They claim Biden’s bill will leave the country hurt by higher taxes, debt, and inflation rather than “building back better," as the president himself explains his economic agenda.
“Americans are already hurting from far-left economics that ignore reality. The administration’s counterproductive ‘COVID relief bill’ has slowed rehiring. Families are facing painful inflation, just as experts warned the Democrats’ plans might cause. And the Administration wants to triple down on the same mistakes?” said Senate Minority Leader Mitch McConnell, a Kentucky Republican, in a statement.
The budget report is fresh, but the majority of the spending proposals are not: The centerpiece remains the $4 trillion in already revealed plans for infrastructure, jobs, childcare, and social welfare.
“I committed to an approach of building an American economy, a different economy, to build back better,” Biden said in a speech in Cleveland on Thursday.
While both sides agree the spending is proposed to be economically transformative, Republicans and their outside allies argue that “different” does not necessarily mean “better.”
“Four months into Biden’s presidency, the cost of everyday goods is spiking at historic rates, there are still 8 million fewer jobs than before the pandemic, and now the Biden administration is pushing for World War II-era levels of spending that would put the country further into debt,” said Whitney Robertson of the conservative America Rising PAC in a statement. “Joe Biden’s stifling economic policies are squandering the recovery he inherited and hard-working Americans are paying the price.”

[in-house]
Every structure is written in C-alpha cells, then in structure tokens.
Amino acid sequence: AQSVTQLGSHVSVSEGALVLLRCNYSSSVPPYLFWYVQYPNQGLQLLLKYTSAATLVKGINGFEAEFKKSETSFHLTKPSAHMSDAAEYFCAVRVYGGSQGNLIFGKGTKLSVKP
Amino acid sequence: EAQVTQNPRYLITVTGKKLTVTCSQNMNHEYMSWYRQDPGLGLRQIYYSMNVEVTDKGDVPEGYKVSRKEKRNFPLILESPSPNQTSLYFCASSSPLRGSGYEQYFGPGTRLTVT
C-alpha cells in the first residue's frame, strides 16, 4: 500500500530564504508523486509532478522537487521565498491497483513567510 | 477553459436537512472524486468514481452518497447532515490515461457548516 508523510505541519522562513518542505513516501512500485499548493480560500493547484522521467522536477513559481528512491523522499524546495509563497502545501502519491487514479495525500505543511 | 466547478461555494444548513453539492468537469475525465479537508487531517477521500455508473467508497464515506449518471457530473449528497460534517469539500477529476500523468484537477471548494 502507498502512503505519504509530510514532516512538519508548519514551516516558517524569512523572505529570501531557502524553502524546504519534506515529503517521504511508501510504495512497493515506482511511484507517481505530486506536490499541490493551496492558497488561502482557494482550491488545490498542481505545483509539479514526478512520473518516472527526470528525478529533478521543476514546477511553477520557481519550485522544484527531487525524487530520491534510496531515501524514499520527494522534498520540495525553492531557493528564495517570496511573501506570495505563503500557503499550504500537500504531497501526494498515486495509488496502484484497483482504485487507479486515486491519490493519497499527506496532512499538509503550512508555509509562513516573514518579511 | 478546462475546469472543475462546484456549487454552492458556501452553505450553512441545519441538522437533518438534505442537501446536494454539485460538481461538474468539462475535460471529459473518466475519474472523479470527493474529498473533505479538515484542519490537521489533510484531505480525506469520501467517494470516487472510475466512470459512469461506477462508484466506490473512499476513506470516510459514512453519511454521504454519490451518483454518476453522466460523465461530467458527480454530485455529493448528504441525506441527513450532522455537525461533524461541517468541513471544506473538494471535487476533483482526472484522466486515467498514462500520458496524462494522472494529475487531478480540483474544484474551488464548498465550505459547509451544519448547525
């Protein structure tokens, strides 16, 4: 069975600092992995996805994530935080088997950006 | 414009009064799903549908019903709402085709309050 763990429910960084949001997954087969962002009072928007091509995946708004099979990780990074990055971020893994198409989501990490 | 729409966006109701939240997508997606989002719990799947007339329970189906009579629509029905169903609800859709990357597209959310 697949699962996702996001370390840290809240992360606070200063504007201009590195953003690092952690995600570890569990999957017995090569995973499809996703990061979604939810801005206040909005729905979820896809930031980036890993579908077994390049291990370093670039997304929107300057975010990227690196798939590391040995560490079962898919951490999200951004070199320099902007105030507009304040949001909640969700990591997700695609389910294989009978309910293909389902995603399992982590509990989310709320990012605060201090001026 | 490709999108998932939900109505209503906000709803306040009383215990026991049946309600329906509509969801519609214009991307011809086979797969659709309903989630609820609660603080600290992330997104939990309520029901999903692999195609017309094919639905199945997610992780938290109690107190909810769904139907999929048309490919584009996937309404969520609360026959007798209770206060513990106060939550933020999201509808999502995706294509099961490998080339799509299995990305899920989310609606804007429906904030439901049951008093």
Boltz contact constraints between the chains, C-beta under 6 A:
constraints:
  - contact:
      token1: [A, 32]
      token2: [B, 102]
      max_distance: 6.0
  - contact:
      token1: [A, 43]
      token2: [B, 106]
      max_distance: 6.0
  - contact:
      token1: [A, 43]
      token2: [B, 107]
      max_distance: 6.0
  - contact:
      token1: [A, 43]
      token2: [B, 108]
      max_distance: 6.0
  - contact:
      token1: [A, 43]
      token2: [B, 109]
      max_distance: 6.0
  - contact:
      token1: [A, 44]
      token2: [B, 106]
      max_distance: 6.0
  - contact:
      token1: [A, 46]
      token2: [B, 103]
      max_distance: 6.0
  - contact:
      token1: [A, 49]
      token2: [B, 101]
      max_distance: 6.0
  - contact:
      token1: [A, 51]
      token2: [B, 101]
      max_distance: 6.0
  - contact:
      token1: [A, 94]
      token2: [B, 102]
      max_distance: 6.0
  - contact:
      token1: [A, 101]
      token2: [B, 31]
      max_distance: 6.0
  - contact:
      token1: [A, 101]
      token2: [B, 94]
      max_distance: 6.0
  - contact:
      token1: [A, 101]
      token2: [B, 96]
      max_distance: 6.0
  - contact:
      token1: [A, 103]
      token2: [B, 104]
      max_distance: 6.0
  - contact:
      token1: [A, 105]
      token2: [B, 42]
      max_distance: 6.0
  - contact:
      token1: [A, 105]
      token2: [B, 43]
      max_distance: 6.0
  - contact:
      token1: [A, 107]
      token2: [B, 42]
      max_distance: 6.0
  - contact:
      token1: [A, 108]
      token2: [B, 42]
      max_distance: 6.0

“The Biden Administration’s proposed FY 2022 budget is an admission of failure,” said Brooke Rollins, CEO of the pro-Trump America First Policy Institute, in a statement. “According to this budget, the Administration’s policies will burden our country with unprecedented levels of debt, and slow economic growth. It is in effect a return to the days of stagnation and malaise: a 1970s budget and mindset that misses the needs and challenges of the 2020s.”
Chris Edwards, director of tax policy considerations at the libertarian Cato Institute and editor of Downsizing Government, claims the behavioral responses to Biden’s spending will weaken, rather than spur, economic growth.
“The one example that has been much discussed is how large unemployment checks induce people not to work,” he said. “Such spending isn't stimulative at all, it undermines output or GDP. But most federal spending distorts this way. The largest federal program, Social Security, is loved by many but it induces people not to save, which undermines growth.”